BeagleBone

Get nRF24L01+ Radios Working on BeagleBone Black

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I have some projects that I’m planning with Raspberry Pi, Arduino, and BeagleBone Black. I’ve heard good things about the nRF24L01+ radios and they’re very inexpensive (I paid $6 for a set on Amazon), so I thought I’d give them a try. There’s no official documentation, however, and I found that while there were several resources online, many were inaccurate or had partial information for newcomers. While I have boards with stock operating systems, I didn’t know how to get the SPI bus working, how to wire them, or how to use the code, and each of those things were in a different place. This made things far more complex than they needed to be. My intent here is to provide a simple ‘jumpstart’ for someone wanting to just get it working as a starting point.

I actually have one Raspberry Pi and one BeagleBone Black, and am communicating between them. There’s not a lot of utility to this in the real world, as many other connectivity options are available and easy (e.g. ethernet, wifi), but it’s also easier than programming an Arduino, if you just want to do some testing on the platforms.

Equipment Prerequisites:

BeagleBone Black (rev B) with standard Debian image as of 5/2014 from BeagleBoard.org
nRF24L01+ Radio

1. Wire up equipment

Screen Shot 2014-06-01 at 3.50.18 PM

 

 

beaglebone connectors:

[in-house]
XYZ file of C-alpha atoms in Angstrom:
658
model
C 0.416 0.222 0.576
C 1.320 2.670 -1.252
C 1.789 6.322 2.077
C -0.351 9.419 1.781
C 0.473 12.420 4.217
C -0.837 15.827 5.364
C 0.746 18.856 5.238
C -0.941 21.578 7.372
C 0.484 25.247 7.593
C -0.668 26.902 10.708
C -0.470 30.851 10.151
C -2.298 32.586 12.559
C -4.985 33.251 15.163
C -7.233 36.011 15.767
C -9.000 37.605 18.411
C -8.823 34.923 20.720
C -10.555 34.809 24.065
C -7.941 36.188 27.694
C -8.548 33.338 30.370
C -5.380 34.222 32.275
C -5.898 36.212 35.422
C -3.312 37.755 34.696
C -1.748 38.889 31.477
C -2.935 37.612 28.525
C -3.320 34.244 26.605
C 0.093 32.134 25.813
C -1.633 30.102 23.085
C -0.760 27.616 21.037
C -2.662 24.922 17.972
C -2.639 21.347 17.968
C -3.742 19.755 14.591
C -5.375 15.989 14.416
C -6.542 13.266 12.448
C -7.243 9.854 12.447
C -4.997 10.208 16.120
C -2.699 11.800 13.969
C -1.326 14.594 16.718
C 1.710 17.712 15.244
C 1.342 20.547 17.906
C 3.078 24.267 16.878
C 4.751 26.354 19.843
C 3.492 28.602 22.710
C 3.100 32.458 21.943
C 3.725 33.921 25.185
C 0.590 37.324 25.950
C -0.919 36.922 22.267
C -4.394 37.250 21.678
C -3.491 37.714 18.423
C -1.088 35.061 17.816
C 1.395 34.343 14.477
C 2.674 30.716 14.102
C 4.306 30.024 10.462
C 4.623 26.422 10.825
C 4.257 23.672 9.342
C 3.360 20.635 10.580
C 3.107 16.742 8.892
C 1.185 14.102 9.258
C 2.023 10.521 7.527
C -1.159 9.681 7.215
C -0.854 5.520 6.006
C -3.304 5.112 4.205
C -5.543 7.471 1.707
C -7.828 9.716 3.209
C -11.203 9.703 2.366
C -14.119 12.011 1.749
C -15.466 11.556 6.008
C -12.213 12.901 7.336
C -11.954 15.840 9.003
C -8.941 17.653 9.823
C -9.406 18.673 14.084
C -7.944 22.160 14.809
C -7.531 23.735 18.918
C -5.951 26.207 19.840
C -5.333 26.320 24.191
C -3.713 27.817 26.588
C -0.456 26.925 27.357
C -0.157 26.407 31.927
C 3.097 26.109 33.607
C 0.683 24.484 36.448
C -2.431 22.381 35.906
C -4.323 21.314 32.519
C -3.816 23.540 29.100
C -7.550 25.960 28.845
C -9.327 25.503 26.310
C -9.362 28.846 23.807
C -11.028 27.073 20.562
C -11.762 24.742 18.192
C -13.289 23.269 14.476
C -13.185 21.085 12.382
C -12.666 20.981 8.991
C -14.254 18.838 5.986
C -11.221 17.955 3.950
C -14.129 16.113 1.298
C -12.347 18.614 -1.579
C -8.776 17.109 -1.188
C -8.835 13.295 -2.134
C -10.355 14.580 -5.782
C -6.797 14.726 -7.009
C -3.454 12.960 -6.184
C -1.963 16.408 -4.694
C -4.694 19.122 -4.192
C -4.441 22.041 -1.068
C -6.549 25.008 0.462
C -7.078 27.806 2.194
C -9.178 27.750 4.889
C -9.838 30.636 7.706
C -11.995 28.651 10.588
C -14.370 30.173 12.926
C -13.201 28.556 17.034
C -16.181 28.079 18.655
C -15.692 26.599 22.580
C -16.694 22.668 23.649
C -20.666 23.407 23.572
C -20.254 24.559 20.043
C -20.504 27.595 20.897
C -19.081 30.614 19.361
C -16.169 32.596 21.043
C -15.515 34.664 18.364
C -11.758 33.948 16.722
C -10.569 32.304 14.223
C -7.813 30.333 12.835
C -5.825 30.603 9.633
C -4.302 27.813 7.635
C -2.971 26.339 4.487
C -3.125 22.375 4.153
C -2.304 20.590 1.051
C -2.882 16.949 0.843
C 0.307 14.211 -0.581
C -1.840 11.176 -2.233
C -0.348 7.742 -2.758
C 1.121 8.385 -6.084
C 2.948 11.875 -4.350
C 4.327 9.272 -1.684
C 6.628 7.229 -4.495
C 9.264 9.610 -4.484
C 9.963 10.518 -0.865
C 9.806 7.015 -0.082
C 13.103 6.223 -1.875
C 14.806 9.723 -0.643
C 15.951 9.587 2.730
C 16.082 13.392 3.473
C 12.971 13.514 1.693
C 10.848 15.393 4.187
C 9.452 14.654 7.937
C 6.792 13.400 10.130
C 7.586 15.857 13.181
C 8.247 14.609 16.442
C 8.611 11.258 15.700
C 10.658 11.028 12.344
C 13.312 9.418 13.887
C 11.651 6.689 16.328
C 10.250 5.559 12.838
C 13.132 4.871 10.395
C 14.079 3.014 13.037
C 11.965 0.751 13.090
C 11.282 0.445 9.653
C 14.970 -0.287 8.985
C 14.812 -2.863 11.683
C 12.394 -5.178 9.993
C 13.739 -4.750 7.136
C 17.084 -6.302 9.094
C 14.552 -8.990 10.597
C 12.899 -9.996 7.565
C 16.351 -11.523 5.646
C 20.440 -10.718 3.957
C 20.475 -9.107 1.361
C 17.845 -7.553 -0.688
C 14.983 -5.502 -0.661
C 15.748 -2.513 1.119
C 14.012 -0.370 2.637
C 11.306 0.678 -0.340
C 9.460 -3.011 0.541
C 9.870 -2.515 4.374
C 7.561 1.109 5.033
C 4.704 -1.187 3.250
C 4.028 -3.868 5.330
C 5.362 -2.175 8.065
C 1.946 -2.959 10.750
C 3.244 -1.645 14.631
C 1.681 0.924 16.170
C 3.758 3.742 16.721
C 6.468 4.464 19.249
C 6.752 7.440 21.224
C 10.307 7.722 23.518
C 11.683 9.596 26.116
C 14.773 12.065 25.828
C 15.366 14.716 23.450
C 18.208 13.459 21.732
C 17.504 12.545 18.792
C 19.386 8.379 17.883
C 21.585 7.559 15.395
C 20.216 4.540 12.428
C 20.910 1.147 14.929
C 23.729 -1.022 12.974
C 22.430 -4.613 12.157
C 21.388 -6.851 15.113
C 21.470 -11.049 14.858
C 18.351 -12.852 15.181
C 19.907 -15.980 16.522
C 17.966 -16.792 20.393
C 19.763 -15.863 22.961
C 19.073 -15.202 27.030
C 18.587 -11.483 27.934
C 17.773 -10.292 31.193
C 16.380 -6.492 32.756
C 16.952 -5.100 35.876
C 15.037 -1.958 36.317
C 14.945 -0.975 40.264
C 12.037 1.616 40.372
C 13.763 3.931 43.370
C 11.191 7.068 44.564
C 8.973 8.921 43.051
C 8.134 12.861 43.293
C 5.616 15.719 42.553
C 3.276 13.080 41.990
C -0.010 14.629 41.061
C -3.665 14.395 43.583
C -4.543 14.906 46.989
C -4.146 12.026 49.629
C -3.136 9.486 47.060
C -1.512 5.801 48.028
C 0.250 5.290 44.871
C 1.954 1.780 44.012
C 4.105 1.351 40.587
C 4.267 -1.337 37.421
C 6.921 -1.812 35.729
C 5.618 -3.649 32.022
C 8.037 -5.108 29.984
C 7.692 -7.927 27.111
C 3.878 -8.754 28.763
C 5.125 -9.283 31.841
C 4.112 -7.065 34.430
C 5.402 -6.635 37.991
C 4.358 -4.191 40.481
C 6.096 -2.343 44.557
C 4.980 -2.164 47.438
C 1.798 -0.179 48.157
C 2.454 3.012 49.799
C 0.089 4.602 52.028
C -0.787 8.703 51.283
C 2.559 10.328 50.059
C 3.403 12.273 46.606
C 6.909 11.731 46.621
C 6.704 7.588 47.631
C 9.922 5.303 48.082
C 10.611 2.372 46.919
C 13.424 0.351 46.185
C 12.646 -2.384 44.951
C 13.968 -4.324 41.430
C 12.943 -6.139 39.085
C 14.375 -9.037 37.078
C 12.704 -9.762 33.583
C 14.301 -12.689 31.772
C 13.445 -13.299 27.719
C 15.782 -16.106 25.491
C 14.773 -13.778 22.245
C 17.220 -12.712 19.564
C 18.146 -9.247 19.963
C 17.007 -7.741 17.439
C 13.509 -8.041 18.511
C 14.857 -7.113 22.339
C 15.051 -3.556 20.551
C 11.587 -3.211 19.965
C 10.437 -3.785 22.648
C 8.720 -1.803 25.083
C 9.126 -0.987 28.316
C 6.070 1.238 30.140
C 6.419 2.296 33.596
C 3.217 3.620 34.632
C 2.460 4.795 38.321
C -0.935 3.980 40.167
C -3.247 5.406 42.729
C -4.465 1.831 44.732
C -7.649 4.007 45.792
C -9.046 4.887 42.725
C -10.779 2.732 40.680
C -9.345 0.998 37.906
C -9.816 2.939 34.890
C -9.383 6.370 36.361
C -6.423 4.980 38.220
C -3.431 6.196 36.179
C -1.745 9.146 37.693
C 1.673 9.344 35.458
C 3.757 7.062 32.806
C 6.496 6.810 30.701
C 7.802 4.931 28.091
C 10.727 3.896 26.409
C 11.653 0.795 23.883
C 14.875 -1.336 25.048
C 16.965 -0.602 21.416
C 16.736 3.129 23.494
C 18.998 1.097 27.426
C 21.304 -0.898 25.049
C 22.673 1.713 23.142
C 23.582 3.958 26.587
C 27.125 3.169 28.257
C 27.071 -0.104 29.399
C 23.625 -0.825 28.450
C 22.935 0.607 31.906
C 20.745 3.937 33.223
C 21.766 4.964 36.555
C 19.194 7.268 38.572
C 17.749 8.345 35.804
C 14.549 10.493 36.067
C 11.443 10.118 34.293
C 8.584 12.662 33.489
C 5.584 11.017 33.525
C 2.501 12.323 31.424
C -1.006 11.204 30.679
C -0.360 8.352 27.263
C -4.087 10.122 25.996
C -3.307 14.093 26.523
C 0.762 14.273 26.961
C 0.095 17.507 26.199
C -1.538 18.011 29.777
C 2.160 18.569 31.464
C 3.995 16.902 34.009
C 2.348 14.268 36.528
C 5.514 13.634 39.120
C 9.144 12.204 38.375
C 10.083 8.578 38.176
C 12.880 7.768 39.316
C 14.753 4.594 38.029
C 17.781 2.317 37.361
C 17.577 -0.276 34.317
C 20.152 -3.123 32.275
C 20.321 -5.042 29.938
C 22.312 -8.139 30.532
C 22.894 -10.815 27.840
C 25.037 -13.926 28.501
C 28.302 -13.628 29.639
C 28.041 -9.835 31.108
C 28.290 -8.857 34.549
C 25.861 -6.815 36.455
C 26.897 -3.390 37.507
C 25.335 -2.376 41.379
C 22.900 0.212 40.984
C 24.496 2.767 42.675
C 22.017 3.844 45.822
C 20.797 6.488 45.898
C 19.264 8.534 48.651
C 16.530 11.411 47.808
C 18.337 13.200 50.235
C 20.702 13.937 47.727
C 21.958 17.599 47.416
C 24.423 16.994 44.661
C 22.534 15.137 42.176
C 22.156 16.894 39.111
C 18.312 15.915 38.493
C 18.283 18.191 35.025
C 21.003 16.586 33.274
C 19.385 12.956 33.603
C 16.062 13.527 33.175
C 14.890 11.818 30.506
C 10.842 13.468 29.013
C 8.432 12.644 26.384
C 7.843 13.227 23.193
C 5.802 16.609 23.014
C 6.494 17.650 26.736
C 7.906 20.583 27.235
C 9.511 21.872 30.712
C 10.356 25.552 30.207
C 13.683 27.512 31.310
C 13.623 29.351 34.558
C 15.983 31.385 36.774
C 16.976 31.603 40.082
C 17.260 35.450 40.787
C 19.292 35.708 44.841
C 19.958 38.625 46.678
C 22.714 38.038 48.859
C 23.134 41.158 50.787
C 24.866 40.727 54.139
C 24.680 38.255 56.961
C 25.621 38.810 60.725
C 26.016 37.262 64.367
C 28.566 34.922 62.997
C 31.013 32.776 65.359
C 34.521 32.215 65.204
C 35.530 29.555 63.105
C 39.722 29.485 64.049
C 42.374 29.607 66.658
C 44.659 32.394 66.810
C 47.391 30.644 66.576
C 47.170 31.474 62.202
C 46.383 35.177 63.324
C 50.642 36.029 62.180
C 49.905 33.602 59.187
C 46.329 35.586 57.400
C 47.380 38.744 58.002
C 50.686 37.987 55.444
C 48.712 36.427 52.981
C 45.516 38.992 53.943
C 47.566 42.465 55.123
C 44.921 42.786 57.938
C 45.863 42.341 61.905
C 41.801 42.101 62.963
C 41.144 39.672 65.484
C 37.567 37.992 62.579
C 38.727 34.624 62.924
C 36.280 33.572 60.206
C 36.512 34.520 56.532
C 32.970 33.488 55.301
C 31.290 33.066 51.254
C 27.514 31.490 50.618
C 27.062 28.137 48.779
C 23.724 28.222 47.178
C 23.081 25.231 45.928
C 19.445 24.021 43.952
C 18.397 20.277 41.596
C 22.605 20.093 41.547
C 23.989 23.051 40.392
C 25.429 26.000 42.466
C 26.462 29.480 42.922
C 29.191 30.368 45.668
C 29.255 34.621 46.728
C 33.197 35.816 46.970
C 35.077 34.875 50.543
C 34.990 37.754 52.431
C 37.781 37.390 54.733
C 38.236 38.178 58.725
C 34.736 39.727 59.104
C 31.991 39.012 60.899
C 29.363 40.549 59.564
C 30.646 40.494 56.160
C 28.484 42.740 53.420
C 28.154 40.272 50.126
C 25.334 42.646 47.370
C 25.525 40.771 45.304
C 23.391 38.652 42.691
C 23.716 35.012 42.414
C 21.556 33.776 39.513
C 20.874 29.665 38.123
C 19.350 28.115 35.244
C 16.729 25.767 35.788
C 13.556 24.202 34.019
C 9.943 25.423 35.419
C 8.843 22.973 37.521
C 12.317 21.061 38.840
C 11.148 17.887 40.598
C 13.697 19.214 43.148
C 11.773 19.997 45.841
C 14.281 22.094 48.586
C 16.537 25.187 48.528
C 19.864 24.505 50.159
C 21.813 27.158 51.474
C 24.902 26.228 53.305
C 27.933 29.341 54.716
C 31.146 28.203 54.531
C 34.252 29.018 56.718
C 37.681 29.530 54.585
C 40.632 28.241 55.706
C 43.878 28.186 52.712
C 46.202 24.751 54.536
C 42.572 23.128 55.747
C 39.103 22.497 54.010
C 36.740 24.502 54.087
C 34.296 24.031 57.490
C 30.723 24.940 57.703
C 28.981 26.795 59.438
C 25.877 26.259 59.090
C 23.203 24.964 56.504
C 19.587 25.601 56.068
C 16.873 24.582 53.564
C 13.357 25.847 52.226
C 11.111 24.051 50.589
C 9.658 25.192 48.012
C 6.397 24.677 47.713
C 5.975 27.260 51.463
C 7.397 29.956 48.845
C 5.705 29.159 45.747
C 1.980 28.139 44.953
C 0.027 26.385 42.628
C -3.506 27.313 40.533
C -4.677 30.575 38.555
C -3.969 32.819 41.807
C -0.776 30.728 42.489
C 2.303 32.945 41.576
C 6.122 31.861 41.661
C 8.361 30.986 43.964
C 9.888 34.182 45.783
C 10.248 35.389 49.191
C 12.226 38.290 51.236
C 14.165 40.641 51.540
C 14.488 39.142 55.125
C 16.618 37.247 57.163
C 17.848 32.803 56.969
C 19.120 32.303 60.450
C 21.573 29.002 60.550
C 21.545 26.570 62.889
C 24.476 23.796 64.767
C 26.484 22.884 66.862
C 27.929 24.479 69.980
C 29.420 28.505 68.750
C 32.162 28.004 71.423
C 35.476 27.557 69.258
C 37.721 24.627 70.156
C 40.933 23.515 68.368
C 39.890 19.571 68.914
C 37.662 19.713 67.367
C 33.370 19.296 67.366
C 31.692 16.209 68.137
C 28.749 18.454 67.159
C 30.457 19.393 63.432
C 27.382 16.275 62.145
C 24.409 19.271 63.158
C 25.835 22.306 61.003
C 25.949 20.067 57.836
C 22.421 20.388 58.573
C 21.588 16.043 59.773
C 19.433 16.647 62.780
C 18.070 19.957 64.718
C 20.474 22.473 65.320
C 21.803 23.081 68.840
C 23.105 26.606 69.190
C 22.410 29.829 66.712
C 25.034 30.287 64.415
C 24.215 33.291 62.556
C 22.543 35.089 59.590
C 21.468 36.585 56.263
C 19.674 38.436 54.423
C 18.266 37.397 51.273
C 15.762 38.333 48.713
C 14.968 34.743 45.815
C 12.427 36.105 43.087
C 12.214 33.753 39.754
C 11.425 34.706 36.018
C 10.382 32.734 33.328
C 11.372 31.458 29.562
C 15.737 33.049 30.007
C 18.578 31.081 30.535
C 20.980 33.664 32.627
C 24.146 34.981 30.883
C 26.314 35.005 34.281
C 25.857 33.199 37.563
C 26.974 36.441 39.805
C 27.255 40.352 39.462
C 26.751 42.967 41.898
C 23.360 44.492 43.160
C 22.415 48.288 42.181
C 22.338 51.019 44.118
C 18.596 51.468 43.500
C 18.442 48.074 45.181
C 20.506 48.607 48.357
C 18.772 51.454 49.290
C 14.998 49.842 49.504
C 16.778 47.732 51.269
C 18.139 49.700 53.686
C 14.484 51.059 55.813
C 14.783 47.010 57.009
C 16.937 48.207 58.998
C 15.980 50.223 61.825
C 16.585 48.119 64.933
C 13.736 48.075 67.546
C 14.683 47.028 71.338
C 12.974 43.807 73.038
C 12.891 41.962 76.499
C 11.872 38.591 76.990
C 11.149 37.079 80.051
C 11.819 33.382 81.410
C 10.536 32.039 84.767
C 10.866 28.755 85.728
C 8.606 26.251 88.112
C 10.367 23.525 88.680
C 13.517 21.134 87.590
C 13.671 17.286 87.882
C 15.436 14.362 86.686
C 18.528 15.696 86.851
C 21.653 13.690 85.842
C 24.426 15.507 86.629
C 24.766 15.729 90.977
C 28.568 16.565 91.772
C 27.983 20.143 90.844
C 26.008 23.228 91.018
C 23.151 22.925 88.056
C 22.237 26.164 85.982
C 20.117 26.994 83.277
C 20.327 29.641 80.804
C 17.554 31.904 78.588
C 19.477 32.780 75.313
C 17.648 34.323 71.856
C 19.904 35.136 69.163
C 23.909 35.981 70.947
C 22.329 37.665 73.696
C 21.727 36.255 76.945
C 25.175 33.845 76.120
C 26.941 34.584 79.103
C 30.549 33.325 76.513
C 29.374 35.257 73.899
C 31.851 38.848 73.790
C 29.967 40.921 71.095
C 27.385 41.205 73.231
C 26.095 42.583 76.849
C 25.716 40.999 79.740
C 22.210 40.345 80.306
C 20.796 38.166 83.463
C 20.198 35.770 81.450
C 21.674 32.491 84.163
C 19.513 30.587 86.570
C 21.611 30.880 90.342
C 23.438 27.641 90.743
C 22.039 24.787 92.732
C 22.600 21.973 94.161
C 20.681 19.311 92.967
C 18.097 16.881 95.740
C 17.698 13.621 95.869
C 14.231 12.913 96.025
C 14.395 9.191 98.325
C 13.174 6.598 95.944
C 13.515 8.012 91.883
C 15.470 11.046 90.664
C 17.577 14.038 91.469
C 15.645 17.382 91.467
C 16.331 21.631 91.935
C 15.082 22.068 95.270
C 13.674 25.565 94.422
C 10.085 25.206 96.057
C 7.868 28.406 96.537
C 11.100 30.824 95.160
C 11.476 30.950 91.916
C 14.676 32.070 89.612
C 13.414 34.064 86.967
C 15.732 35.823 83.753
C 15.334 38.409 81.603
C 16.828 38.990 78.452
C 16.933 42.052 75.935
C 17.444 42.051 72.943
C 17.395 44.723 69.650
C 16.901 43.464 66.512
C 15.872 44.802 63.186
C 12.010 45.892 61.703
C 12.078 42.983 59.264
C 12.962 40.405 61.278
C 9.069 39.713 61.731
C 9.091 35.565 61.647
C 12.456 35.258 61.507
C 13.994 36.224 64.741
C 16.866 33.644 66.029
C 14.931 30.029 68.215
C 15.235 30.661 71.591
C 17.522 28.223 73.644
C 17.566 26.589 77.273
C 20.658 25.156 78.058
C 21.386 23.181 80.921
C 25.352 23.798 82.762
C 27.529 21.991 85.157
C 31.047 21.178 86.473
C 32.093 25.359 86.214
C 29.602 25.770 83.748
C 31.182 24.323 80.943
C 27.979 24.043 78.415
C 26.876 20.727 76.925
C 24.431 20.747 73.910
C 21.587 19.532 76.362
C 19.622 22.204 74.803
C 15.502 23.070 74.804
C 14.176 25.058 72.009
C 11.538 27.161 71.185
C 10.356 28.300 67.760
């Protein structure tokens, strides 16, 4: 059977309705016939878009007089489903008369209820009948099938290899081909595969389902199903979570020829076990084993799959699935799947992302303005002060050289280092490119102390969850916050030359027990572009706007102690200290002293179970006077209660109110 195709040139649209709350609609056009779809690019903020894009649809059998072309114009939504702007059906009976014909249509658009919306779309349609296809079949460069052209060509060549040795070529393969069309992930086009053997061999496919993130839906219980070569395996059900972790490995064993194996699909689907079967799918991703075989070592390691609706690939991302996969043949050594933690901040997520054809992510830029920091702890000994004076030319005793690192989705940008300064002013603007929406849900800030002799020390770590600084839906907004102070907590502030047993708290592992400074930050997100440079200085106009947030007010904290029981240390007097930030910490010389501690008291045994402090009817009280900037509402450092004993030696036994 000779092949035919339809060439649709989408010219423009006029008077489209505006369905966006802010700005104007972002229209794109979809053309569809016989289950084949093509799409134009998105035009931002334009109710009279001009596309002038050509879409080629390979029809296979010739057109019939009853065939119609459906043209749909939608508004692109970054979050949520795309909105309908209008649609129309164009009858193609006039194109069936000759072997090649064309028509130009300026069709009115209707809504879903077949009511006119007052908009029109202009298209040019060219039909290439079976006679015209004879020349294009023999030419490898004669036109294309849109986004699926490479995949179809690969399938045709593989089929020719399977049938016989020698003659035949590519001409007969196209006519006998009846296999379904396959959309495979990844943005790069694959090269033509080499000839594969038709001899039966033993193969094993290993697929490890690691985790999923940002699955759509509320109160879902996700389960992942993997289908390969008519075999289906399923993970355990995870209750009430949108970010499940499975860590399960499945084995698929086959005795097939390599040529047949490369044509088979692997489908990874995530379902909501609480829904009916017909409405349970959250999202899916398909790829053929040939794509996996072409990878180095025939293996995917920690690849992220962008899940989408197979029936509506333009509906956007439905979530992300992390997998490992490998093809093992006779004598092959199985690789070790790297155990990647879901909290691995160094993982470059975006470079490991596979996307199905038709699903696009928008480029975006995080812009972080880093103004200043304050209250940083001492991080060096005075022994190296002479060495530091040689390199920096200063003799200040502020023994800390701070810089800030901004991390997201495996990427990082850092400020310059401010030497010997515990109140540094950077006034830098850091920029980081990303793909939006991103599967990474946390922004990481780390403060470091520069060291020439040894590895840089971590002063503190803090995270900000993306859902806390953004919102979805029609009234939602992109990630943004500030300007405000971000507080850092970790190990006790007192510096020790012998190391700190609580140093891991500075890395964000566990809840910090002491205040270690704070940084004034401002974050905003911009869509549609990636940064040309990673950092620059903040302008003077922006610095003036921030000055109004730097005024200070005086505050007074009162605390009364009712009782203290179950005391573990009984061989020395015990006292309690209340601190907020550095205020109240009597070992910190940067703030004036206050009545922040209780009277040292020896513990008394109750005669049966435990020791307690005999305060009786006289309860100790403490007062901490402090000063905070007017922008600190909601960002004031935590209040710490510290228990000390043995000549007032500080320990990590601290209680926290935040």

beagleboneblack-pins

2. Enable SPI on the BeagleBone Black. Note that the libraries are coded to use SPI1, and to do this we need to disable the onboard HDMI pins. Go into “/boot/uboot/uEnv.txt”, add the following line to the end (all one line!):


optargs=quiet drm.debug=7 capemgr.disable_partno=BB-BONELT-HDMI,BB-BONELT-HDMIN capemgr.enable_partno=BB-SPIDEV1

Then shut down and restart the BBB. You should now see something like the following when you look at devices:


# ls /dev/spi*
/dev/spidev1.0 /dev/spidev1.1

3. Get the code. Do a “git clone https://github.com/mlsorensen/RF24.git”

4. Compile the code

cd RF24/librf24-bbb/librf24/
make
make install

5. Run examples

cd examples
make
./pingtest

 

You should now have some output that looks like this:


RF24/examples/pingpair/
ROLE: Ping out
STATUS = 0x0e RX_DR=0 TX_DS=0 MAX_RT=0 RX_P_NO=7 TX_FULL=0
RX_ADDR_P0-1 = 0xf0f0f0f0e1 0xf0f0f0f0d2
RX_ADDR_P2-5 = 0xc3 0xc4 0xc5 0xc6
TX_ADDR = 0xf0f0f0f0e1
RX_PW_P0-6 = 0x20 0x20 0x00 0x00 0x00 0x00
EN_AA = 0x00
EN_RXADDR = 0x03
RF_CH = 0x4c
RF_SETUP = 0x07
CONFIG = 0x0f
DYNPD/FEATURE = 0x00 0x00